Einstein, Among the Most Important Letters in Private Hands, His Manuscript on the Theory of Relativity, Hitler, and the Nazis, and an Incredible Statement on his own Modesty, In English, 1p, Ready for Display!

Highly important typed letter signed ("A. Einstein"), 1 page (11 x 81/2in.; 284 x 215 mm), on his personalized stationery embossed at head "A. Einstein 112 Mercer Street Princeton, New Jersey, U.S.A.," 14 April 1944 to David Rothman of Southold, Long Island; some creasing at bottom left corner, not affecting text. The illustrated photo is of Einstein with David Rothman printed from the web.

Shortly before the Invasion of Normandy, Einstein discusses the fate of his original manuscript on the Theory of Relativity and voices his satisfaction with the success of the Allies against Hitler.

Einstein's correspondent, David Rothman, owned a department store in Southold, Long Island. During the summer of 1939, he befriended Einstein while the great physicist vacationed at Nassau Point on Peconic Bay on eastern Long Island. An amateur musician, Rothman organized a musical quartet with Einstein and some local friends, who would get together to play during the course of the summer in what Einstein would later refer to as his "pleasant musical evenings." Though Rothman only had a high school education, he had a keen interest in science and enjoyed talking with Einstein about scientific matters and more. Their friendship blossomed over the summer of 1939 and the warm relationship continued for many years punctuated by visits and correspondence back and forth.

Beginning his letter with fond memories of his summer of 1939, Einstein remarks on the beautiful boat Rothman's son has built and wishes him "happy times in it." He then reminisces: "Your Bay is really the most beutiful [sic] sailing ground I ever experienced and I regret that the health of my family compels me to go to the mountains for recreation."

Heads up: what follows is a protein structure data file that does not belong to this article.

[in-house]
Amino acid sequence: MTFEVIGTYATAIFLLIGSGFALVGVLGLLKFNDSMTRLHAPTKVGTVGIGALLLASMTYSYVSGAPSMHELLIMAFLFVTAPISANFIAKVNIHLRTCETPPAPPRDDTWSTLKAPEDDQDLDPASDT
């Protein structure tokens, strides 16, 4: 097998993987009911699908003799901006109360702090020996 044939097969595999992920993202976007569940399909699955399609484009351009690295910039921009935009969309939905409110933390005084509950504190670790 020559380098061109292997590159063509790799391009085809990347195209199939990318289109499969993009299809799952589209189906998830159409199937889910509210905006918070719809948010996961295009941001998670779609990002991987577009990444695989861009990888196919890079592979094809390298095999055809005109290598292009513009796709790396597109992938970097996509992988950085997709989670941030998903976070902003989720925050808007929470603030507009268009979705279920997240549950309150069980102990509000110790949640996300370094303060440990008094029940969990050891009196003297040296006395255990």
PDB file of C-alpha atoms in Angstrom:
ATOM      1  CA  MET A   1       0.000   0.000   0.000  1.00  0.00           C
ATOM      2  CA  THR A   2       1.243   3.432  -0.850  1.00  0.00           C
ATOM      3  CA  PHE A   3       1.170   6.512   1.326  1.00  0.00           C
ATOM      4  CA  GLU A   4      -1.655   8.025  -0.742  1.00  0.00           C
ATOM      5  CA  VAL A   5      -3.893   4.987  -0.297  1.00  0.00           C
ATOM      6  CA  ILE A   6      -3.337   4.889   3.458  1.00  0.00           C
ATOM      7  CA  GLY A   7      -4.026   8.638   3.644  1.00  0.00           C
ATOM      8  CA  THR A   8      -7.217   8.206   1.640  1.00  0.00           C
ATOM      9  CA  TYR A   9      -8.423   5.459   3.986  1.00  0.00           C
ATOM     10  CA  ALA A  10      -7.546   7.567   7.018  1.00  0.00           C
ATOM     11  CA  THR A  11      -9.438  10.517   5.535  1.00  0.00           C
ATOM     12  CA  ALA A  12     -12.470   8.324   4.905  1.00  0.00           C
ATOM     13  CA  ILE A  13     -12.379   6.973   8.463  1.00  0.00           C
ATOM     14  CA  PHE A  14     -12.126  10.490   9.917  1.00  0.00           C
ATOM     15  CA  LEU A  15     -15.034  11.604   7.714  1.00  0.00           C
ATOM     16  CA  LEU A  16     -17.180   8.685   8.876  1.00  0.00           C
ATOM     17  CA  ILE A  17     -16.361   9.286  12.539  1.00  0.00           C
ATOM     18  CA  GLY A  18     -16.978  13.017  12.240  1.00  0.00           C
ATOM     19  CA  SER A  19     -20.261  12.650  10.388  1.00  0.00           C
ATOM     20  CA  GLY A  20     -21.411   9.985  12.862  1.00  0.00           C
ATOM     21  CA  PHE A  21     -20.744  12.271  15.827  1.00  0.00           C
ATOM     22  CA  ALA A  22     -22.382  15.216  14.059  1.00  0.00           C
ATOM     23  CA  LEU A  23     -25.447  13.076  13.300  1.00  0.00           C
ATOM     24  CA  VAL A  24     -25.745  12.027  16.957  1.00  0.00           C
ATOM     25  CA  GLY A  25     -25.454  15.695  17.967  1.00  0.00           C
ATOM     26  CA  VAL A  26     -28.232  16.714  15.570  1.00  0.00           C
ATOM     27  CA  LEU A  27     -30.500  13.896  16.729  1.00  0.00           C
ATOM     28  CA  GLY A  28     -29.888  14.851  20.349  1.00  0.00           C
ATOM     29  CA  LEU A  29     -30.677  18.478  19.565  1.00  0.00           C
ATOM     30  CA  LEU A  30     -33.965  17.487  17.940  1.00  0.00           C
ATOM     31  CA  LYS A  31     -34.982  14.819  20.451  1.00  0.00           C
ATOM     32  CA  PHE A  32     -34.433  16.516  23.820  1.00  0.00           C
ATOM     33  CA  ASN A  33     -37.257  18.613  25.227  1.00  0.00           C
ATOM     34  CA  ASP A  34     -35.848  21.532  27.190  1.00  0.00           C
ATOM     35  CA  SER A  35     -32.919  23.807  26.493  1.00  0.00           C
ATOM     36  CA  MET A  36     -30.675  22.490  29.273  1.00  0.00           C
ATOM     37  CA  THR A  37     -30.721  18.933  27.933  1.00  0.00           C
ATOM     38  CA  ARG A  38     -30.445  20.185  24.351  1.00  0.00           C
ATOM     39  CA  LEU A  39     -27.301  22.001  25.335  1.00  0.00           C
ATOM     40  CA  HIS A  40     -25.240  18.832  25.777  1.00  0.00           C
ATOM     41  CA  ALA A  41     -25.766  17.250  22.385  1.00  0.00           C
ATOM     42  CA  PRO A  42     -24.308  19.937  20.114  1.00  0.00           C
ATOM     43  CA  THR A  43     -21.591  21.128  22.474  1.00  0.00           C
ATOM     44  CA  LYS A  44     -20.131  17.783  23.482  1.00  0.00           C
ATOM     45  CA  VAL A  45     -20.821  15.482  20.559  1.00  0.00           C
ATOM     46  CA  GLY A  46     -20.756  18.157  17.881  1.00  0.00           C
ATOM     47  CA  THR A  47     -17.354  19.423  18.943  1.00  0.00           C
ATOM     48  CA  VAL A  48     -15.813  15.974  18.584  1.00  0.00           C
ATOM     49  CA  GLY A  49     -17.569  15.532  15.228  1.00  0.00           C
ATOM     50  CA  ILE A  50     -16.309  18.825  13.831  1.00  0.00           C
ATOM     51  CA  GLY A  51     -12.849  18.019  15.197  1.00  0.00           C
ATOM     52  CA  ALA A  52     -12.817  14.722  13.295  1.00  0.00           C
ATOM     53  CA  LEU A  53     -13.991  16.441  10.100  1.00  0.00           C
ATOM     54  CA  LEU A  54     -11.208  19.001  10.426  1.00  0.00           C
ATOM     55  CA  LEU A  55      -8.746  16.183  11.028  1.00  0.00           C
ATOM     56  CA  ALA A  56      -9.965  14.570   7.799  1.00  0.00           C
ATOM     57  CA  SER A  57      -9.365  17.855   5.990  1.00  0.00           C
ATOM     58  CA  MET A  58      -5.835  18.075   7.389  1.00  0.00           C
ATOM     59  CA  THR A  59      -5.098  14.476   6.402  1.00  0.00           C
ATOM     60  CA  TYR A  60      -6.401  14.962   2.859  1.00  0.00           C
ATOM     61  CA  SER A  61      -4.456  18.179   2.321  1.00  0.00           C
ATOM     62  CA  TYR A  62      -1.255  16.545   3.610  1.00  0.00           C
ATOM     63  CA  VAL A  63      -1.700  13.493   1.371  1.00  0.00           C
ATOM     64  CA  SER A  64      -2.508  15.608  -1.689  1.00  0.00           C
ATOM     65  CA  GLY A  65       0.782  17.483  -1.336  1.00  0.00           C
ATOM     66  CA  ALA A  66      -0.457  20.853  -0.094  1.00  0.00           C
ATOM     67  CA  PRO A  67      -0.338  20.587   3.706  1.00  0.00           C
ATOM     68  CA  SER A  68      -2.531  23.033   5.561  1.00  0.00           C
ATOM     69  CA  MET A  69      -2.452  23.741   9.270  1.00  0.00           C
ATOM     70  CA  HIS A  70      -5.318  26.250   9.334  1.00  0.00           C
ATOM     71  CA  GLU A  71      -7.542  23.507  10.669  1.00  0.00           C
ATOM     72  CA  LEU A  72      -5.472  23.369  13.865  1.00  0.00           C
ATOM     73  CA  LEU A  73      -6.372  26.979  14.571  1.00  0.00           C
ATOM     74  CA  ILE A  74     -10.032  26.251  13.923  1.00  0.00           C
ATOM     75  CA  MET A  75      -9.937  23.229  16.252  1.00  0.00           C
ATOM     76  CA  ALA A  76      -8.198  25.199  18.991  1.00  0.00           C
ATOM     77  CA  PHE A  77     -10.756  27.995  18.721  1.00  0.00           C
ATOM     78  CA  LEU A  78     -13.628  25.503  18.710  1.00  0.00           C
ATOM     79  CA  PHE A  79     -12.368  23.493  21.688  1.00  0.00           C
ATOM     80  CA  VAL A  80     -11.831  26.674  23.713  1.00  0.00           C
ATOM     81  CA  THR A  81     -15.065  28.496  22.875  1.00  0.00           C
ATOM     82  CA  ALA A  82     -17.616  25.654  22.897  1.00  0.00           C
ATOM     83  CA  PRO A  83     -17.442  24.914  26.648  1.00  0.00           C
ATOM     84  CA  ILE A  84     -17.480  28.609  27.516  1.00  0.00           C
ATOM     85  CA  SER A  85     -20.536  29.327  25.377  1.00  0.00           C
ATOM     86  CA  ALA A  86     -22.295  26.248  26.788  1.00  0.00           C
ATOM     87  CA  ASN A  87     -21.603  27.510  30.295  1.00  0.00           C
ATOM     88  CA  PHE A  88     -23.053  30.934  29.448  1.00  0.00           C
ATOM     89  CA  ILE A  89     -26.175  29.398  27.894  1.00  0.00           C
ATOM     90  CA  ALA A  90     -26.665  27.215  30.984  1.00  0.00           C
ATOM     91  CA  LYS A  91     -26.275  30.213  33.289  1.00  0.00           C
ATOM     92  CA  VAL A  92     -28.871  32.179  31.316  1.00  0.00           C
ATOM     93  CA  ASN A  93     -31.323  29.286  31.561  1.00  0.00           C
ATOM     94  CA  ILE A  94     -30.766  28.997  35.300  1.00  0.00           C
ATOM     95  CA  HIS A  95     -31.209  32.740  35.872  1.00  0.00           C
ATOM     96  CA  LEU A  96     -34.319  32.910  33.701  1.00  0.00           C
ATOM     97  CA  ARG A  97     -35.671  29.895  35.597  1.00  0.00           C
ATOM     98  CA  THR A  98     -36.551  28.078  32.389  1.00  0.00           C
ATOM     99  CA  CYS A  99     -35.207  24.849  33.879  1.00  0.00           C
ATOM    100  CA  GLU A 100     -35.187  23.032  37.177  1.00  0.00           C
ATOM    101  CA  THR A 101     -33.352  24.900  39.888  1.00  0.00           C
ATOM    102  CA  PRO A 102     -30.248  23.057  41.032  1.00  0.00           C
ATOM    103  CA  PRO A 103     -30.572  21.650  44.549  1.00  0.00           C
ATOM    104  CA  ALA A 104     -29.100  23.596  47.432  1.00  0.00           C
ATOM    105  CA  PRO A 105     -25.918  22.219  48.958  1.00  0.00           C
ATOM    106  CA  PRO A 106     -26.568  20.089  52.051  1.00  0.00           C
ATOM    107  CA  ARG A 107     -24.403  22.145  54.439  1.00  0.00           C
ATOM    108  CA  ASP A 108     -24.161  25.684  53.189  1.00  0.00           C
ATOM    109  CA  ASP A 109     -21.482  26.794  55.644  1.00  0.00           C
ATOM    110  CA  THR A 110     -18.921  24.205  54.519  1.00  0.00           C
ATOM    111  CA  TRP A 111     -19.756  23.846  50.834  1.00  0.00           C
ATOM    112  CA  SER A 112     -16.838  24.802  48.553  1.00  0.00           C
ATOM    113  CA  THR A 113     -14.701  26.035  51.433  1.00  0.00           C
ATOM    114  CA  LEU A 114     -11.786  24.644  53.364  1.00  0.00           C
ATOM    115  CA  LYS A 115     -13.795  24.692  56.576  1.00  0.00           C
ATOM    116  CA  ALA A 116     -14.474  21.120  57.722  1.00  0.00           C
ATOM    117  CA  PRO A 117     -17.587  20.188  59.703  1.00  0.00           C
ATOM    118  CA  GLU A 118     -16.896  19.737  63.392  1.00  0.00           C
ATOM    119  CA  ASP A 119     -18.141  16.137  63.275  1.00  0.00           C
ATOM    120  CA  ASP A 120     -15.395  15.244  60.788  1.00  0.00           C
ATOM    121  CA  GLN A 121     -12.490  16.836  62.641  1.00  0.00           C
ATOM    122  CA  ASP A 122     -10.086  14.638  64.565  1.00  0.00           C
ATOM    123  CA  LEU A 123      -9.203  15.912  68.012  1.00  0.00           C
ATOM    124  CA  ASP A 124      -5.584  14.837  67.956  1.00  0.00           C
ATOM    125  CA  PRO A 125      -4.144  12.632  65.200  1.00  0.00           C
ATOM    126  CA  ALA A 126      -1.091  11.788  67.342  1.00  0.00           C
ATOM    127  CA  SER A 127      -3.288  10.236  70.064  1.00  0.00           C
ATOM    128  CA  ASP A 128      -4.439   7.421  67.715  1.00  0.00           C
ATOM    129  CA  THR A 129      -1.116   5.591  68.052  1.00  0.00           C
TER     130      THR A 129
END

No doubt answering a question posed by Rothman in a previous letter, Einstein proceeds to explain the fate of his first manuscript on the Theory of Relativity: "My first manuscript about relativity was not burned by the Nazis. I myself threw it into the waste-basket after it was printed judging it was good for nothing. At that time I knew nothing of the snobbery of this human world."

Turning to current events, he comments about World War II: " I feel quite satisfied with the progress of the war and especially with the strength of the Russians. I remember quite well how I trembled for them when Hitler began his attack in 1941."

An exceptional letter with extraordinary content. Much ballyhoo is made of the nearly $3 million “God” letter sold at Christies in 2018 and the $1.5 million dollar “bellhop note” sold in Israel in 2017, but we feel this letter in English is a not too distant cousin for all the reasons set forth in this description. It sold before the big uptick in Einstein Prices in 2011 at Sothebys for $104,500. But we must ask, could this be the next million dollar Einstein letter? 

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